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What's your job? Ember Lundgren, preservation specialist

Ember Lundgren is pictured in a handout photo. (Handout)

Ember Lundgren didn't know it, but volunteering to collect bugs along the window sills at the Royal BC Museum during school paved the way for her career as a preservationist. Sure, it was grunt work. But for Lundgren, who was studying anthropology at the University of Victoria at the time, it was the best place to be on earth.

Of course, bug collecting wasn't the only thing she did. She dusted the tops of totem poles, cleaned and inspected artifacts, from China dolls to plates to horse tackle. More importantly, Lundgren began to meet people and learn about the role of conservation and archives at the museum, which eventually led to her specializing in the area of film preservation at the George Eastman House in Rochester, New York.

Now, as a preservation manager at the Royal BC Museum she's the master of keeping old, precious records like letters, journals, film and audio recordings safe to ensure we all can access those links to the past.

But times are changing. Most of us don't write hand-written letters anymore. If we do, we probably don't think to keep them. It's all e-mail or text. When we take photos, they're usually kept on a smartphone and maybe uploaded later to Instagram or Flickr; or they're stored on a soon-to-be obsolete hard drive. What will these letters and pictures look like hundreds of years from now? It's Lundgren's job to start trying to figure that out.

Are we the last generation that will ever read an actual letter? If so, what does it mean for you?

I'd like to think we are not the last generation to read and write letters in the traditional way. Right now most archives are in transition. Traditionally, we have physical items we're caring for. Now, we're faced with a time when we're not getting those physical, tangible things anymore. They are born digital. If you want to find something in a hundred years, what I do today is important.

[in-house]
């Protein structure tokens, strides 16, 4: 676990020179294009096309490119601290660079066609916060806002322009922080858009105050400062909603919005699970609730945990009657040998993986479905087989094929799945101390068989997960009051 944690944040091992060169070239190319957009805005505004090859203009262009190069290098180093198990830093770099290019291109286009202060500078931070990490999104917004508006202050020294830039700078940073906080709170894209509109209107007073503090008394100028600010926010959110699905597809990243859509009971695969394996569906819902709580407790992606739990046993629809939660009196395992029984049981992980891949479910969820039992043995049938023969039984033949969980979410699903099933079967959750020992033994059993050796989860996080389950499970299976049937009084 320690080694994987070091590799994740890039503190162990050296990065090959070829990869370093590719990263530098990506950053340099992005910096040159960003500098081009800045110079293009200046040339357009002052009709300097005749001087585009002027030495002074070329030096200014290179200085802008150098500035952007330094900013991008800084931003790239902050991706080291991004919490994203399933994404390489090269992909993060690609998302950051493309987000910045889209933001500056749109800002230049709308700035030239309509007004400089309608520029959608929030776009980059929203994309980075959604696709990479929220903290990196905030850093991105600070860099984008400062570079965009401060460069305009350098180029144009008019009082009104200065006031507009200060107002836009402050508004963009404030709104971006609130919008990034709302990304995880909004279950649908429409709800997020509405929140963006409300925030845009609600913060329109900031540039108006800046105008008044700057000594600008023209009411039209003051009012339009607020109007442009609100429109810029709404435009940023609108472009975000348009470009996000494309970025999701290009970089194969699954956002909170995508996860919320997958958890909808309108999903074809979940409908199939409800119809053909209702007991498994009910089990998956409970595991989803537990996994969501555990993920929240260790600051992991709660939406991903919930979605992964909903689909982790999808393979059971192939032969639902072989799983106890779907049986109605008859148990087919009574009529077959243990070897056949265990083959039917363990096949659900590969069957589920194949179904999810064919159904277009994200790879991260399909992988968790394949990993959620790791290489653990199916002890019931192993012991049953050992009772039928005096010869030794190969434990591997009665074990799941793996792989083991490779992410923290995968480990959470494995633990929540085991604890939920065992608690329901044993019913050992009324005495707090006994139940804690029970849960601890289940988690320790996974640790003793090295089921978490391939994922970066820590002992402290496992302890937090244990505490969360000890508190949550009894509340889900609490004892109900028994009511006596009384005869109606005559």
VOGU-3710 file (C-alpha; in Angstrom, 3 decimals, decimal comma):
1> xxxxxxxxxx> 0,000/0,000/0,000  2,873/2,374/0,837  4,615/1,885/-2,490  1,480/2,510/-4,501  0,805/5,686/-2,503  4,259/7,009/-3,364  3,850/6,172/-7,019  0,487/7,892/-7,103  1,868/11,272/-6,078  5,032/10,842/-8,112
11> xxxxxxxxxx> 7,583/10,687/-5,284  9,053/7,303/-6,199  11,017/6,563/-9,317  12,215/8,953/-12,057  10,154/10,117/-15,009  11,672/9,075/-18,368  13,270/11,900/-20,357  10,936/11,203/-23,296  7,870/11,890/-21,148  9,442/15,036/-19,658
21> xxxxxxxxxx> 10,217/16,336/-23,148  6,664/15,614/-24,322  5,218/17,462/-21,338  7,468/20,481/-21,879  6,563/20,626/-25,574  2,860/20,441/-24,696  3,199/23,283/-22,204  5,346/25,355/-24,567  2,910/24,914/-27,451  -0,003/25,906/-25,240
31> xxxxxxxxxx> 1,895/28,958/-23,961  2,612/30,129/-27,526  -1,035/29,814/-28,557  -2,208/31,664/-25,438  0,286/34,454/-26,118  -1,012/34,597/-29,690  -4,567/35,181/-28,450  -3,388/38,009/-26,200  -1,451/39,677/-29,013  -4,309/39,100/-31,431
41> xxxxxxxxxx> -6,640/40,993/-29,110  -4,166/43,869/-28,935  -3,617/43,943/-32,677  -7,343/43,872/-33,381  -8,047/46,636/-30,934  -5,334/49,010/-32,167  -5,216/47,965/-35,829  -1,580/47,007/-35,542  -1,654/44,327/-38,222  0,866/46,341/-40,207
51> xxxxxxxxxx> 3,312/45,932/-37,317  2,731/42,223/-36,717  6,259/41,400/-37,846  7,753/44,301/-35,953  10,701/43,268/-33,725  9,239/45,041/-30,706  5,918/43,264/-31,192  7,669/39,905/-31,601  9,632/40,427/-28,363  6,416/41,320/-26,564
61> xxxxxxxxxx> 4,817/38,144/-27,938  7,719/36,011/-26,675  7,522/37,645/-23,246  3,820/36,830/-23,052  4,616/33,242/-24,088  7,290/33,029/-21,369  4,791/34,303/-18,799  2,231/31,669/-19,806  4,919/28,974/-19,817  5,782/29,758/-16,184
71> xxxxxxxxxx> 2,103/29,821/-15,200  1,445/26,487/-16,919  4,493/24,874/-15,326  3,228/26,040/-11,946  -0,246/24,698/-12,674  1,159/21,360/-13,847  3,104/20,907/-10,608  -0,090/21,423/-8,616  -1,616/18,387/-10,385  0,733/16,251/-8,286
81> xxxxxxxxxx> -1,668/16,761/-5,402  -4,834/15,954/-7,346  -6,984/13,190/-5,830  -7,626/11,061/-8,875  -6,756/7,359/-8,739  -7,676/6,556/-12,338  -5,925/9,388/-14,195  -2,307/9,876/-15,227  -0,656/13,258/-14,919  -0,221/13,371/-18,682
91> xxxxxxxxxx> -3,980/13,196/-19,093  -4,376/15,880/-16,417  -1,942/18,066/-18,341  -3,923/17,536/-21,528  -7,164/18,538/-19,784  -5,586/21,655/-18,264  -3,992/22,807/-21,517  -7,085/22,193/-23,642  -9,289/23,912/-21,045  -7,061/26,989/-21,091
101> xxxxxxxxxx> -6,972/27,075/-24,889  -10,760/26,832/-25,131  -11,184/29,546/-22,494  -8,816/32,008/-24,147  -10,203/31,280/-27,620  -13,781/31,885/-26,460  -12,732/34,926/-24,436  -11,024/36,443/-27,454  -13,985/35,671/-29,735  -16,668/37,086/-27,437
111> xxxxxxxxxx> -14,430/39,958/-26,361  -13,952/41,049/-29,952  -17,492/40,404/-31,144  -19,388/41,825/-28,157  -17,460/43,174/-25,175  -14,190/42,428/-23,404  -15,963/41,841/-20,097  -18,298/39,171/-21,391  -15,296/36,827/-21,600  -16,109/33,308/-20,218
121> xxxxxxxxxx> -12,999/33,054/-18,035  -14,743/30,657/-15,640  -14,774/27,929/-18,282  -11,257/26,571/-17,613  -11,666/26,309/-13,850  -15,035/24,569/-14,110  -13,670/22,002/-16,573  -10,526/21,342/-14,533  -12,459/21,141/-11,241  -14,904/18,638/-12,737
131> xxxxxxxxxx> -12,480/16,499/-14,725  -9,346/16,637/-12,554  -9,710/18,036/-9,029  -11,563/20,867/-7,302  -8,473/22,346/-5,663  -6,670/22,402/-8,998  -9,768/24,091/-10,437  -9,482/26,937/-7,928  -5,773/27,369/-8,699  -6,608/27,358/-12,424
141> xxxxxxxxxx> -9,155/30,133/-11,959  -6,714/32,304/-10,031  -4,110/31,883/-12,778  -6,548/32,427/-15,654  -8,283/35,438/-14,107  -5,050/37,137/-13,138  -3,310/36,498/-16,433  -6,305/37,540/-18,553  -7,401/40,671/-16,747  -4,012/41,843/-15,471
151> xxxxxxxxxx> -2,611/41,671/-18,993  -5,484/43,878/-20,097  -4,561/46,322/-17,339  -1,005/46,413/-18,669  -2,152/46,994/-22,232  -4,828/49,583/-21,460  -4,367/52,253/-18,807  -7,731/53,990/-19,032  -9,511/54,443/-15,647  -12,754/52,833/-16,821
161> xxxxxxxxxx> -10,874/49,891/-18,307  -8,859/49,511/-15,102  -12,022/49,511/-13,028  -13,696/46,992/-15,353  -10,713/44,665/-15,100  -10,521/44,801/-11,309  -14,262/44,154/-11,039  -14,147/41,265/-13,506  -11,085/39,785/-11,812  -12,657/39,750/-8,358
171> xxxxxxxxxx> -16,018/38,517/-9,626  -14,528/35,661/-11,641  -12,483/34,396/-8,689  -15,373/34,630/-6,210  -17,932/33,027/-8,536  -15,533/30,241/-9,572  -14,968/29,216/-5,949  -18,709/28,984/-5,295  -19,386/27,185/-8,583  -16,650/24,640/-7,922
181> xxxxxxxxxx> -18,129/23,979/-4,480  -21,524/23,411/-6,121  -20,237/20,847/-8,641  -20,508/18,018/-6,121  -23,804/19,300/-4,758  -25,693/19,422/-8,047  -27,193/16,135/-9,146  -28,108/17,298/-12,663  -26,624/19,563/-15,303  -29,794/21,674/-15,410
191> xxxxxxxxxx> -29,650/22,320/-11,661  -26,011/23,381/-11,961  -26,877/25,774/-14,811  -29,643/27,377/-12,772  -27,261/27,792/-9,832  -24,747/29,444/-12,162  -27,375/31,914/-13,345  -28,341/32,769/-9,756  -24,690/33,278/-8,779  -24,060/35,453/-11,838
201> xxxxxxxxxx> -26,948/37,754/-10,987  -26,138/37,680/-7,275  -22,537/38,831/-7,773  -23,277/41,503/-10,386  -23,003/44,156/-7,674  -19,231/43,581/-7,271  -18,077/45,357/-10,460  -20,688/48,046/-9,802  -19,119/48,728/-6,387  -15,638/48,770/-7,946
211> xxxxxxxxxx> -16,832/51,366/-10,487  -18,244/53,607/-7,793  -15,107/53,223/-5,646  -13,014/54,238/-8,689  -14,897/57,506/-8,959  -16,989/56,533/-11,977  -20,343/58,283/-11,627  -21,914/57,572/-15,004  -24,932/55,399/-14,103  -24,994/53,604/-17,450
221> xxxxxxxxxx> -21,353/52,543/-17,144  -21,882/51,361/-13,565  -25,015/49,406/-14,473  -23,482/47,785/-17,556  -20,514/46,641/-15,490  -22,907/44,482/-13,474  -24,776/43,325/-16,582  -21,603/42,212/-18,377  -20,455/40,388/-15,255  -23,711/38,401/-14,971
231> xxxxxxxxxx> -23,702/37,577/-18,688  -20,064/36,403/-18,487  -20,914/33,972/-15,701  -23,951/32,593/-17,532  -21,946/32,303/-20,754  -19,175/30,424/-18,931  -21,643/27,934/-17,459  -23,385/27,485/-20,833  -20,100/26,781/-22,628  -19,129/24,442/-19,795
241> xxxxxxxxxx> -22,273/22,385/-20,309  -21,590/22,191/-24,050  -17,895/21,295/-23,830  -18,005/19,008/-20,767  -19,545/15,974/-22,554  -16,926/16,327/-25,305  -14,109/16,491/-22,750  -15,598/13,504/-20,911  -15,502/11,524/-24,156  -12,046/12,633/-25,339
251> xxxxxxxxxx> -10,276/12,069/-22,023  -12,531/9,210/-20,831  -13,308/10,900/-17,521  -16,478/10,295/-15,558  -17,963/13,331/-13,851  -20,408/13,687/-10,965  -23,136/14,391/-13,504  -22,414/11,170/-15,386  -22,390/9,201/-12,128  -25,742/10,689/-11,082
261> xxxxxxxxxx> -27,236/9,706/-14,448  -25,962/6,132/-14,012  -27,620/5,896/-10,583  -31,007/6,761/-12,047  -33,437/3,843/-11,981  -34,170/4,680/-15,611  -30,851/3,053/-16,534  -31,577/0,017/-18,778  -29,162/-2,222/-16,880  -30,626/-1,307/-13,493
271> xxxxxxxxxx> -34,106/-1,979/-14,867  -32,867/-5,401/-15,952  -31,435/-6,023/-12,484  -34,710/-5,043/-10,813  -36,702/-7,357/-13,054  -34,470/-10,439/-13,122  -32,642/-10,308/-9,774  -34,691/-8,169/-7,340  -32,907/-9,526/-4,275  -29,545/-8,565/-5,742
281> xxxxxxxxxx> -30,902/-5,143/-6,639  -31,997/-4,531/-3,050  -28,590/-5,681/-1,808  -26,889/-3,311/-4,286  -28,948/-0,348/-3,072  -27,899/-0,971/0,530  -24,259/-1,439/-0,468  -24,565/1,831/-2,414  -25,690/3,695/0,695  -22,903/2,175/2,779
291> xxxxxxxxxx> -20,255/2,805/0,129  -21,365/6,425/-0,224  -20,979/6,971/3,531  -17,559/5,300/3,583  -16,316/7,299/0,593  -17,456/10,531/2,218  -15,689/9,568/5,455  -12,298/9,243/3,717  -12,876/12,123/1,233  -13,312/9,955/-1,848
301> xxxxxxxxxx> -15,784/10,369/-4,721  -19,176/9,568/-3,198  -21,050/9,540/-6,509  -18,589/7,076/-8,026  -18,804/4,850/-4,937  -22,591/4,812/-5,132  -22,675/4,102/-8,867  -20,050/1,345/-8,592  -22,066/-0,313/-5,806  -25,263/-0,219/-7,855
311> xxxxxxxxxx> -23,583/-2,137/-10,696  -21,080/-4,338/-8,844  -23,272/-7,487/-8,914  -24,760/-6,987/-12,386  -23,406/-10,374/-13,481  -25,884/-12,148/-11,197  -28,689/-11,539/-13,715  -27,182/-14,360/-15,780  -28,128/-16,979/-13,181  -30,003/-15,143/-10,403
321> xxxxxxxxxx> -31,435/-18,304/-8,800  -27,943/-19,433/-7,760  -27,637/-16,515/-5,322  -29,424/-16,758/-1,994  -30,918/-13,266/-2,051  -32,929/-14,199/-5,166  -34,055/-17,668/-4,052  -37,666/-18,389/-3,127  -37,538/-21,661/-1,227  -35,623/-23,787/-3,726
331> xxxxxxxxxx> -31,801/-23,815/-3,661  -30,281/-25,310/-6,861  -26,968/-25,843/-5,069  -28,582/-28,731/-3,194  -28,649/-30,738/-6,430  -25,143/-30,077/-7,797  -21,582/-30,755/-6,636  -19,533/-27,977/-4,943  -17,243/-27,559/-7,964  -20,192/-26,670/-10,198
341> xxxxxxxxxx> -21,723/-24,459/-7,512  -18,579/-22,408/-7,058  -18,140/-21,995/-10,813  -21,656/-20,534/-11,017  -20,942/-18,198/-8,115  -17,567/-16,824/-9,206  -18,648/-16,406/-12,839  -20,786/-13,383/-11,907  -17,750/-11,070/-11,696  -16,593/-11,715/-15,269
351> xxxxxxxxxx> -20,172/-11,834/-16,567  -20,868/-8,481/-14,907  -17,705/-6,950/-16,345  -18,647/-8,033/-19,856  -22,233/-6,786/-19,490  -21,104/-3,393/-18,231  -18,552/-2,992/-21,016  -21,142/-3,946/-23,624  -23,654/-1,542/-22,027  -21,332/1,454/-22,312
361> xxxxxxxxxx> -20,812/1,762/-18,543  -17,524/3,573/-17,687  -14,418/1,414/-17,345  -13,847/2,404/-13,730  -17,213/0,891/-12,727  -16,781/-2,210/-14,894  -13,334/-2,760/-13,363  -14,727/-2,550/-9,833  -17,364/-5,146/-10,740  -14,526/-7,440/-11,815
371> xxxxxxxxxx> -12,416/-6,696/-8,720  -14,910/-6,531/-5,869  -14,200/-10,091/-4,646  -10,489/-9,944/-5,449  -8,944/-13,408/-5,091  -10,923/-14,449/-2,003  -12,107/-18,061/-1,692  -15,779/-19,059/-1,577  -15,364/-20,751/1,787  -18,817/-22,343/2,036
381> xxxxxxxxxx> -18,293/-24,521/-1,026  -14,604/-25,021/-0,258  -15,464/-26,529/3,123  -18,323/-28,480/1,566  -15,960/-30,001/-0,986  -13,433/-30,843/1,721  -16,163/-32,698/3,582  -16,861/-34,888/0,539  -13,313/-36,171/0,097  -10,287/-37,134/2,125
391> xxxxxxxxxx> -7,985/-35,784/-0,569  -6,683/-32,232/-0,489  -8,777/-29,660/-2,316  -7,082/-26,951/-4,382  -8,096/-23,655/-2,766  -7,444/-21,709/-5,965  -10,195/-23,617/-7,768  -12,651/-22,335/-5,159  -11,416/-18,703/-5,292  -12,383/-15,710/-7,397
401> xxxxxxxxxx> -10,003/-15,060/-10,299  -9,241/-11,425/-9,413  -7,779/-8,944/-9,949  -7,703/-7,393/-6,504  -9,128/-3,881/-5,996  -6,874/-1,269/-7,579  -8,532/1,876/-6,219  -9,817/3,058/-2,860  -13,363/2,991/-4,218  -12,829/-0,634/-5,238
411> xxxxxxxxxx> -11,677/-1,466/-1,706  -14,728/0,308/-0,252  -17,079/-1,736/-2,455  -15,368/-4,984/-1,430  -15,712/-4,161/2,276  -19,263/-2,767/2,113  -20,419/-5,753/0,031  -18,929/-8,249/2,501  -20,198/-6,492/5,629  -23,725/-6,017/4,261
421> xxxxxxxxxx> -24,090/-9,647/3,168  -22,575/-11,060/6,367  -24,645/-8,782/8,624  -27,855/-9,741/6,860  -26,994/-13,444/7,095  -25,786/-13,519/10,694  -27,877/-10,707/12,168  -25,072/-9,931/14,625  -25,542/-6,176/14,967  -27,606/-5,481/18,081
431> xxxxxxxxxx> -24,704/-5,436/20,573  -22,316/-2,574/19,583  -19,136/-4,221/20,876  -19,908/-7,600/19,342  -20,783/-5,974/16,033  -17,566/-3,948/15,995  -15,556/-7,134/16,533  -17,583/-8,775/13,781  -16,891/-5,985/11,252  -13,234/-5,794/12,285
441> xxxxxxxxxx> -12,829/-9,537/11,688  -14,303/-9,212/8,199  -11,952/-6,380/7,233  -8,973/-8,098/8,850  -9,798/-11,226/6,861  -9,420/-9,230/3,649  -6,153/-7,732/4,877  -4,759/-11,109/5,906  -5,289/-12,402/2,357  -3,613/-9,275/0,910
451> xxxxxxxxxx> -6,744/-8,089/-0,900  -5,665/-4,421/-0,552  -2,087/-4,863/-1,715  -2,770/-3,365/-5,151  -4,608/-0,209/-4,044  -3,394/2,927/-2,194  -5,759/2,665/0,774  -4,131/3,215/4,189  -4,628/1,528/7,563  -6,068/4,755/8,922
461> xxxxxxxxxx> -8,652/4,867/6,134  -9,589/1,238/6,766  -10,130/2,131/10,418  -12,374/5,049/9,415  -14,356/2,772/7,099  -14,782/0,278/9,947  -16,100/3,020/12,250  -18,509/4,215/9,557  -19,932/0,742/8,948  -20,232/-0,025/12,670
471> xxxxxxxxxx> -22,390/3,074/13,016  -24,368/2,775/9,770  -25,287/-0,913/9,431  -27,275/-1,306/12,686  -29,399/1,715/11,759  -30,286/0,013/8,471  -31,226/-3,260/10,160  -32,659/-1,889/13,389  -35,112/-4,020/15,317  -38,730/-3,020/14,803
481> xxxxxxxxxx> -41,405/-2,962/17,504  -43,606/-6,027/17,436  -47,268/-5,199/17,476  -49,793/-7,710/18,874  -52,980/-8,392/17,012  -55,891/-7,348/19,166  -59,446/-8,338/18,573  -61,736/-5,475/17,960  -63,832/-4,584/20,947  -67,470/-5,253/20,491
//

Born digital?

Say it's a digital photograph. They would be in TIFF format or JPEG. Basically it's a bunch of 0s and 1s. What you need to do is you maintain that, but you also create a new copy that is open source, that's readable as your archival copy. From that archival copy you can make other copies for people.

What are you doing with current archives?

Where migration is most important is with magnetic media, or video and audio formats. Unlike paper, they're not as stable. Moving to digital format from magnetic media is the only thing that can save those items.

Save them?

We've got our magnetic media, which suffers from - -and this is a favorite phrase among archivist -- inherent vice. That means it is made of chemicals and they degrade, which means they become unplayable. Also, they become obsolete because there's no machines to play them. To extend magnetic media's roughly 30-year life span, we put it in a drier, colder climate.

Give me an example of moving something to digital?

We've started with a pilot project: A video tape of the Jack Webster talk show on the topic of pipelines. It was filmed in the 1980s. So we have to take it out of the cool facility and let it acclimatize over eight days. Then we package it very carefully and we ship it off to a specialized lab. They will then transfer it to a digital file format. A big, fat file. From the big fat file, they create a second preservation file, and we use that to make copies anyone wants.